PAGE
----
If the idea of popping corks and hard-to-see-out-of-2016-shaped-glasses makes you want to curl up into a human comforter-burrito, just flip on one of these New Year's-themed gems and avoid the Champagne headache altogether.
Four Rooms (1995) – An anthology comprised of four short films by a cadre of independent directors who met each other at the Sundance Film Festival in ’92 and ’93 (Tarantino, Rodriguez, Rockwell, and Anders) before the festival was dominated by established, mainstream Hollywood talent. The stories in Four Rooms revolve around a bumbling bellboy (Tim Roth) who, on New Year’s Eve, encounters a coven of witches, a scarily paranoid husband, two kids from Hell, and gamblers with a penchant for removing fingers with a hatchet. The punch-packing zaniness portrayed within these four Roald Dahl-inspired stories embodies the anything-can-happen aura of anxious anticipation held by many New Year’s celebrators across the globe. Often overlooked in Tarantino’s body of work, this film deserves a first or second look from those who appreciate original storytelling and the spirit of
Seeking a Friend for the End of the World (2012) – If you are like me, the New Year’s countdown to the end of the year always feels like the end of the world as I have known it for the last 365 days. In many ways, once the countdown to midnight reaches zero, I often wonder if a new day will indeed rise once I close my eyes for the final night of the year. Seeking a Friend incorporates the holiday’s doomsday paranoia by documenting Steve Carell and Keira Knightley’s final days on Earth due to an asteroid rocketing its way towards the planet’s surface.
This film is particularly notable as it showcases Carell’s transition from broad comedy (The Office, Get Smart, Date Night) to Oscar-nominated drama (Foxcatcher). The plot isn’t entirely original; it is eerily reminiscent of Don McKellar’s end of the world dark comedy, Last Night (1998). However, what elevates Seeking a Friend from Last Night is the past and future Oscar nominated power that both Knightley and Carell bring to the proverbial plate.
Balancing upon a fine line of comedy and dramatic emotion, this apocalyptic romance offers up the question: With whom would you choose to spend your last hours on this planet? Would it be a friend, a lover, a family member, or maybe all those things combined? Regardless of your hypothetical decision, make sure to tell whomever you spend New Year’s Eve with how much they mean to you; you never know when your lives will end.
Bridget Jones’ Diary (2001) – Beginning on New Year’s Day and ending on the following New Year’s Eve, Bridget Jones’ Diary is most definitely a New Year’s must-see. Co-written by British master screenwriter Richard Curtis (Four Weddings and a Funeral, Notting Hill, Pirate Radio, About Time), Renee Zellweger is an absolute delight as the titular character, swallowing her pride by showcasing disastrous Christmas sweaters, an ill-fitting Playboy bunny outfit, and undergoing the not-so-glamourous feat of a lonely, drunken Chaka Khan karaoke session.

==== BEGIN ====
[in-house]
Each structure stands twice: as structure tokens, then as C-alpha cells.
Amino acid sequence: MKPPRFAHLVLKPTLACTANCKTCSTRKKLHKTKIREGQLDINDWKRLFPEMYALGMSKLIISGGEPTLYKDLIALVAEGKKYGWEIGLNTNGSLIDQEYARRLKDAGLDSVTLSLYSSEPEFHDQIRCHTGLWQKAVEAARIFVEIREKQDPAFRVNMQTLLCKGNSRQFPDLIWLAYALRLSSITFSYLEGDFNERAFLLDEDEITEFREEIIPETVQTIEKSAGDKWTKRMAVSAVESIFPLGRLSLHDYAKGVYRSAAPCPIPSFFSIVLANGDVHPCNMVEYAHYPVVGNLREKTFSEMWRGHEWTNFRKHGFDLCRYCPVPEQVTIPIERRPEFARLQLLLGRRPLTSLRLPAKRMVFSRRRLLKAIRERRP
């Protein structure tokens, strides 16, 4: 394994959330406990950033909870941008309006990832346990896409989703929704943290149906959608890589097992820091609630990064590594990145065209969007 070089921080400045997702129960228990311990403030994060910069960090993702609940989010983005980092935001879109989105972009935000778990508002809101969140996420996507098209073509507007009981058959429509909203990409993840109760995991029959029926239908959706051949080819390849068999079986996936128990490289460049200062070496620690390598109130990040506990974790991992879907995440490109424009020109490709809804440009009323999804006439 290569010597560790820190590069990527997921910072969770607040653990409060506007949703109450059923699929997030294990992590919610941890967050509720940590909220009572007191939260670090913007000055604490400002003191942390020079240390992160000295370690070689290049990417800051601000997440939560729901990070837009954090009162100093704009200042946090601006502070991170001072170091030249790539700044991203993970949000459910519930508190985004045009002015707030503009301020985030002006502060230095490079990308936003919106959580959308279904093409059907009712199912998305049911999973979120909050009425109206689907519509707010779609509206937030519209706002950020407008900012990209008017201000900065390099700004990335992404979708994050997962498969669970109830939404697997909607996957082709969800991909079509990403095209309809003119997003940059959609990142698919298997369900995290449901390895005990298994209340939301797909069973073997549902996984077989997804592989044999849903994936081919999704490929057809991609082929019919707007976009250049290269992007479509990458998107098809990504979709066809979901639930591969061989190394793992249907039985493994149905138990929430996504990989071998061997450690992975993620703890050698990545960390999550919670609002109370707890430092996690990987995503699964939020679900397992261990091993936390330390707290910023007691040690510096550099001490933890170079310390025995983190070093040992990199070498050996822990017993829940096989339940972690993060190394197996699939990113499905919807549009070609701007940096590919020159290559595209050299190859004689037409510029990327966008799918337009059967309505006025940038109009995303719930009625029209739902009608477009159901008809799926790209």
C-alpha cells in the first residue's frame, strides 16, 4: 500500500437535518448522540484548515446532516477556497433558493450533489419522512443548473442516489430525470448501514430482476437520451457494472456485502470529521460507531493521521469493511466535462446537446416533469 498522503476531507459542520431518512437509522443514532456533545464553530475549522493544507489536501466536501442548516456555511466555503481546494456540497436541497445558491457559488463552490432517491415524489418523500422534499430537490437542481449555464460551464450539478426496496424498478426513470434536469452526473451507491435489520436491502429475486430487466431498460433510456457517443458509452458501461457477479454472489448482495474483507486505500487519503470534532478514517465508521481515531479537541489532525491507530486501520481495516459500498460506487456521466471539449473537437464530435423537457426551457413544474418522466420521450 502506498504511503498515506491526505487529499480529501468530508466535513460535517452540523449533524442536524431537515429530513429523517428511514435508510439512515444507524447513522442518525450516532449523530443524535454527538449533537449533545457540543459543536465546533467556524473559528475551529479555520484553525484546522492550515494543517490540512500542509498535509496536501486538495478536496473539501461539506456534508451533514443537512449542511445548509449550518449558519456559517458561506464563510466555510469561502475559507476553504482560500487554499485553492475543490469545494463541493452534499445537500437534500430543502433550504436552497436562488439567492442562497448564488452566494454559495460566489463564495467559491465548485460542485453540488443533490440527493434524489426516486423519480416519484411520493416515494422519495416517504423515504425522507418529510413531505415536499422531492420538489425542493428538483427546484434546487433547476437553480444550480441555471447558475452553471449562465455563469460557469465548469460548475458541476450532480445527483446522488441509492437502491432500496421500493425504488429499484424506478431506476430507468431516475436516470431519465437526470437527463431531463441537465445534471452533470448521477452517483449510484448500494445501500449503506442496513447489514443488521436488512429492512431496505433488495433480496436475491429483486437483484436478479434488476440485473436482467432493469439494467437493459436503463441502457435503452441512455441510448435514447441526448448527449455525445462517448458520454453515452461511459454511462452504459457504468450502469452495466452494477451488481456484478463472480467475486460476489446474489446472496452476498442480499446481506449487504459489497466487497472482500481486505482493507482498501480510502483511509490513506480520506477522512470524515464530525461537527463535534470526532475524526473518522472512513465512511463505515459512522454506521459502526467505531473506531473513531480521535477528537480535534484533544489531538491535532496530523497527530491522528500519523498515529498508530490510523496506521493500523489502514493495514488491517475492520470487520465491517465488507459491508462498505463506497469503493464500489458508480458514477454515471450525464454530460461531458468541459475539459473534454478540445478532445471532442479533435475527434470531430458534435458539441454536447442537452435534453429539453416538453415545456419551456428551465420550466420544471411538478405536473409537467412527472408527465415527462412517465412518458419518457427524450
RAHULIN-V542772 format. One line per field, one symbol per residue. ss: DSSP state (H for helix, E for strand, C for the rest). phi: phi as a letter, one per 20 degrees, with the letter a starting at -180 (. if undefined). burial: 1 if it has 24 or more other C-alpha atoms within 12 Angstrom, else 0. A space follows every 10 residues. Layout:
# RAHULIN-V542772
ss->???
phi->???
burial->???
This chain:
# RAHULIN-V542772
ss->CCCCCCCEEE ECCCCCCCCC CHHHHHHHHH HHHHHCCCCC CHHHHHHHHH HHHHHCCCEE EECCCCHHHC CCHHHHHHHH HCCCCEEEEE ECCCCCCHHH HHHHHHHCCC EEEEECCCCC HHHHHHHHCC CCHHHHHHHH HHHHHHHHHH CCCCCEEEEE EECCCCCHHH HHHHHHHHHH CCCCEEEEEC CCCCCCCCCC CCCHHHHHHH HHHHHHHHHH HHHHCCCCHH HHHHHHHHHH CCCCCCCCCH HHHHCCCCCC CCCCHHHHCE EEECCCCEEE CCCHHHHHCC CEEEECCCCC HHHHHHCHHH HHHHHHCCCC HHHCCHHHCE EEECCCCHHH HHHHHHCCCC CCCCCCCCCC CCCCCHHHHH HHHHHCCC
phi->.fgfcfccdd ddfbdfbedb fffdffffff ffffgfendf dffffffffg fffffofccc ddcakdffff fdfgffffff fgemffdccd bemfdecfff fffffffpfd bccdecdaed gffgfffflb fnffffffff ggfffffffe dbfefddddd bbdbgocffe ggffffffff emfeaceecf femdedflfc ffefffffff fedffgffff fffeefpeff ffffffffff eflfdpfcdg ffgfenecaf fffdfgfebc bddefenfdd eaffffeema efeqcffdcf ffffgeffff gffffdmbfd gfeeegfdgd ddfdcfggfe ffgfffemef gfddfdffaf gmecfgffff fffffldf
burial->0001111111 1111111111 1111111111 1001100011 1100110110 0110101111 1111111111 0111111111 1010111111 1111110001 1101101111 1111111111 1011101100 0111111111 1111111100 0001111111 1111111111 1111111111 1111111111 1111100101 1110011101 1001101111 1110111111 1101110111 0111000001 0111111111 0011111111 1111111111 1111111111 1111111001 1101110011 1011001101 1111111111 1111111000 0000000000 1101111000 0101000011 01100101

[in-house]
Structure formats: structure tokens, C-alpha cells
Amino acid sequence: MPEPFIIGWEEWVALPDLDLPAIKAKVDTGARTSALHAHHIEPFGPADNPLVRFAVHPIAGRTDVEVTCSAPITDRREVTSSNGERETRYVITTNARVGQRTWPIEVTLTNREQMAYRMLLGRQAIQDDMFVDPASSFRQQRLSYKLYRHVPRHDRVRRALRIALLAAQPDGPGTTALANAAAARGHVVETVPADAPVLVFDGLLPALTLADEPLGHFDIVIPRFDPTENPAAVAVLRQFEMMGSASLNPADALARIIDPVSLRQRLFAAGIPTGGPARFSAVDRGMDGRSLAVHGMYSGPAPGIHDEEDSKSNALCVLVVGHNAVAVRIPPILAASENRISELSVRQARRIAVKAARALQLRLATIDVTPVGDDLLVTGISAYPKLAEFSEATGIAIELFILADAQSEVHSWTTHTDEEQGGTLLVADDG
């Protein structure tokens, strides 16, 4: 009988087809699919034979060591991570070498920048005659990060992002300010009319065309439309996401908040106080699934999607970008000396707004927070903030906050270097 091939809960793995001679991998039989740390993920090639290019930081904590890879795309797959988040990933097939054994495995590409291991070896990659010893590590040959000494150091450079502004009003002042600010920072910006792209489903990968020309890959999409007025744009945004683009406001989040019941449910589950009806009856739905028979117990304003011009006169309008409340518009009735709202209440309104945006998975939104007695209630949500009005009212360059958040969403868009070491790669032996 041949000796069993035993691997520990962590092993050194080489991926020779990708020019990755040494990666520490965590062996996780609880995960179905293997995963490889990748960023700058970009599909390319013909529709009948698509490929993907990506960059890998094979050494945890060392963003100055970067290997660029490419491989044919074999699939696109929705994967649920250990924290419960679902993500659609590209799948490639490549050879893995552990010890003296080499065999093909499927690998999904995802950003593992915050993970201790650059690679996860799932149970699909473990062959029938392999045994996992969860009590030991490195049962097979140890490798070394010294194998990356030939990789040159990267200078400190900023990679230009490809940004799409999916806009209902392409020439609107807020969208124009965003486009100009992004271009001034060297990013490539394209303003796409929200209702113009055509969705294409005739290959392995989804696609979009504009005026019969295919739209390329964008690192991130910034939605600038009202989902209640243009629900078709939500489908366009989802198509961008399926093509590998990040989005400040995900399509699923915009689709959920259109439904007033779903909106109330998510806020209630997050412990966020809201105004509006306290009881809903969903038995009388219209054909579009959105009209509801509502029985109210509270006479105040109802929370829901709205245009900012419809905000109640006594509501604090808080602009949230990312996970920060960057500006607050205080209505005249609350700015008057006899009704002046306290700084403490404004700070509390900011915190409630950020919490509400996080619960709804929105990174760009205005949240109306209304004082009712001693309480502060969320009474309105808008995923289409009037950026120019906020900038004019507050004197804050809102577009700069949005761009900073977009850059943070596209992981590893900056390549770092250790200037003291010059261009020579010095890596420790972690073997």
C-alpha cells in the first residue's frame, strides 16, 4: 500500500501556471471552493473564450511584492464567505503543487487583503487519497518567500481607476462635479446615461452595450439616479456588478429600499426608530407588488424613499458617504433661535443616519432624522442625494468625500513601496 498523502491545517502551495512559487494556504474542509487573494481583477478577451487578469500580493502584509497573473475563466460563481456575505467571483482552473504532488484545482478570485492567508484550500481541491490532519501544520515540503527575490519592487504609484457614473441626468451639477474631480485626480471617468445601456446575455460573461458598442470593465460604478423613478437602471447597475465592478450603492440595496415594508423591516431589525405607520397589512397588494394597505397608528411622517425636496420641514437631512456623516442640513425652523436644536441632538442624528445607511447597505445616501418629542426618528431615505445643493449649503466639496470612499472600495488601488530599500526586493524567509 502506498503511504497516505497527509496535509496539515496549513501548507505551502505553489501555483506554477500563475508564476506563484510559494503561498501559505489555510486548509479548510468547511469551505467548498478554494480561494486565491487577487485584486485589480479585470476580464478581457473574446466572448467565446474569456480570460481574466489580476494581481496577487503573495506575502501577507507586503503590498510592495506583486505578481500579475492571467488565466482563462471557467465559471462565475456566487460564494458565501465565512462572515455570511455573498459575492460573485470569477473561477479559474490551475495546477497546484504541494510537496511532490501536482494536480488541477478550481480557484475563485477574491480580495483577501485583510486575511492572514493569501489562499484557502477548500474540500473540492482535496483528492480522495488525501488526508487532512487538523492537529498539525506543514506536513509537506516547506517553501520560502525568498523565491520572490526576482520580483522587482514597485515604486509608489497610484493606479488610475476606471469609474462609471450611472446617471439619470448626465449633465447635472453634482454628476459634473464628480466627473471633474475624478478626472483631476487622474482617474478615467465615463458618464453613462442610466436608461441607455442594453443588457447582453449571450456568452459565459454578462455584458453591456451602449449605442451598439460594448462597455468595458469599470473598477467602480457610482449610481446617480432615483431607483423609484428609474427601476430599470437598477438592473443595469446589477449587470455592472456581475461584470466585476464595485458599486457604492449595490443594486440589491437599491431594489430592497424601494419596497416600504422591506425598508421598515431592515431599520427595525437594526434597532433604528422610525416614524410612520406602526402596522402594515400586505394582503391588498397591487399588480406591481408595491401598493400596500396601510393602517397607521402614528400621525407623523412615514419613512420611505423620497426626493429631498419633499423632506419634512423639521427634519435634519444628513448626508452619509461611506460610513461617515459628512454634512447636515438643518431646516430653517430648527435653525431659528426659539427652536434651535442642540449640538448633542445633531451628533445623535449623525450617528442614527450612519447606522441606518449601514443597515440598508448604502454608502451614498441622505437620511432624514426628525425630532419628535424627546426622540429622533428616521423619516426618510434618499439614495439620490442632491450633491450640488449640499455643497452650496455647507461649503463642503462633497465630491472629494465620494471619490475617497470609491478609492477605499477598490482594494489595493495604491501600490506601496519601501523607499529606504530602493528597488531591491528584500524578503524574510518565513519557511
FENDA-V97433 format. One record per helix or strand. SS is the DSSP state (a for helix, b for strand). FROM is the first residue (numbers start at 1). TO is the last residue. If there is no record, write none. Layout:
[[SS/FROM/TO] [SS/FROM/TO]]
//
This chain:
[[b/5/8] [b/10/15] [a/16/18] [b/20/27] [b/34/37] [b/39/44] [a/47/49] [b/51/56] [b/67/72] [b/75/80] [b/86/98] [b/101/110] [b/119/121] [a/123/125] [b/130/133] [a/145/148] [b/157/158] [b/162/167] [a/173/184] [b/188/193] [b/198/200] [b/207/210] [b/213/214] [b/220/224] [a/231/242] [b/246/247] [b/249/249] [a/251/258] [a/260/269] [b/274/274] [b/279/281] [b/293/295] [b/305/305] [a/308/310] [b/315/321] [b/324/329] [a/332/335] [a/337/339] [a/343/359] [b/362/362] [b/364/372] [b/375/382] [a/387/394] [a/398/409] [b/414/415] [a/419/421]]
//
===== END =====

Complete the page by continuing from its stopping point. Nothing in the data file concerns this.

By embracing her vulnerabilities, Zellweger nabbed her first best actress Oscar nomination for her portrayal of a happy-go-lucky woman trying her hardest to abide by her New Year’s resolutions, which happen to include deciding between two seemingly perfect male specimens (Hugh Grant and Colin Firth). At the end of the flick, Bridget finally finds a man who “likes her just as she is.” Chances are your rom-com loving partner already owns this movie on DVD. Chances are they’ve tried to force you to watch it on a lazy night in. There’s a slight chance you may have “misplaced” said DVD in a nearby dumpster. This New Year’s Day, take one for the team and let your lover know that Bridget Jones is currently streaming on Netflix.
The Increasingly Poor Decisions of Todd Margaret (2009 – Present) – New Year’s is a time to revel with family and friends. It’s also a time in which many poor decisions are made. Maybe you drank too much. Maybe the person you woke up next to looks more like Ron Jeremy than Brad Pitt in the cold, hard light of day. Whatever poor decisions you make this New Year’s, take comfort in the fact that there is someone who has made even worse decisions than you.
In IFC’s television series, The Increasingly Poor Decisions of Todd Margaret, David Cross (Mr. Show and Arrested Development) portrays a bumbling, low-level office employee who is erroneously promoted to the London corporate office in order to oversee the sale of Thunder Muscle, a new energy drink. The problem is: Nobody has heard of Thunder Muscle, nobody seems to work at the Thunder Muscle office, and most importantly, Brits don’t enjoy drinking energy drinks of any variety, no matter how much Margaret’s boss (Will Arnett) is convinced that they do. The series brims with Cross’ offbeat comedic sensibility. I urge you to watch this little-seen show simply to find out how our anti-hero ends up being charged with “funding a terrorist organization, possession of biological weapons, and the possession of child pornography with the intent to distribute.” After a lengthy hiatus, Margaret will premiere its third season on IFC in January 2016.